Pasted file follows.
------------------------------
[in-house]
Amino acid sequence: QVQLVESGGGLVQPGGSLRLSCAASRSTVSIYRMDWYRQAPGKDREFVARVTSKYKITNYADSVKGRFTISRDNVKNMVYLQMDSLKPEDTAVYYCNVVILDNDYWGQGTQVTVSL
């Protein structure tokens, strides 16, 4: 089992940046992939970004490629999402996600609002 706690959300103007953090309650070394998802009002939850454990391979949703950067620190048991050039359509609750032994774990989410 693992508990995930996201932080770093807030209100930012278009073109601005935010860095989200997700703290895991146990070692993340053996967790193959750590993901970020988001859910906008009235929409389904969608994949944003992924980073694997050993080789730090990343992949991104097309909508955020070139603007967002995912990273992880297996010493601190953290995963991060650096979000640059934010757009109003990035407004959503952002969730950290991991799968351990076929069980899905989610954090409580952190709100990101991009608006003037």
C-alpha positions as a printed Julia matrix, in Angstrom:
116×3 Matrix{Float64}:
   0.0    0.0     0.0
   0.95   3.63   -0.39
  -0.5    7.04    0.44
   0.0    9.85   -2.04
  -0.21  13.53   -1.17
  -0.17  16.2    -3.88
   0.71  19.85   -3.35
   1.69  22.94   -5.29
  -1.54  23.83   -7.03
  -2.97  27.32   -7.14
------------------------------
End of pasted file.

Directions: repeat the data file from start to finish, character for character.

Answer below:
[in-house]
Amino acid sequence: QVQLVESGGGLVQPGGSLRLSCAASRSTVSIYRMDWYRQAPGKDREFVARVTSKYKITNYADSVKGRFTISRDNVKNMVYLQMDSLKPEDTAVYYCNVVILDNDYWGQGTQVTVSL
């Protein structure tokens, strides 16, 4: 089992940046992939970004490629999402996600609002 706690959300103007953090309650070394998802009002939850454990391979949703950067620190048991050039359509609750032994774990989410 693992508990995930996201932080770093807030209100930012278009073109601005935010860095989200997700703290895991146990070692993340053996967790193959750590993901970020988001859910906008009235929409389904969608994949944003992924980073694997050993080789730090990343992949991104097309909508955020070139603007967002995912990273992880297996010493601190953290995963991060650096979000640059934010757009109003990035407004959503952002969730950290991991799968351990076929069980899905989610954090409580952190709100990101991009608006003037």
C-alpha positions as a printed Julia matrix, in Angstrom:
116×3 Matrix{Float64}:
   0.0    0.0     0.0
   0.95   3.63   -0.39
  -0.5    7.04    0.44
   0.0    9.85   -2.04
  -0.21  13.53   -1.17
  -0.17  16.2    -3.88
   0.71  19.85   -3.35
   1.69  22.94   -5.29
  -1.54  23.83   -7.03
  -2.97  27.32   -7.14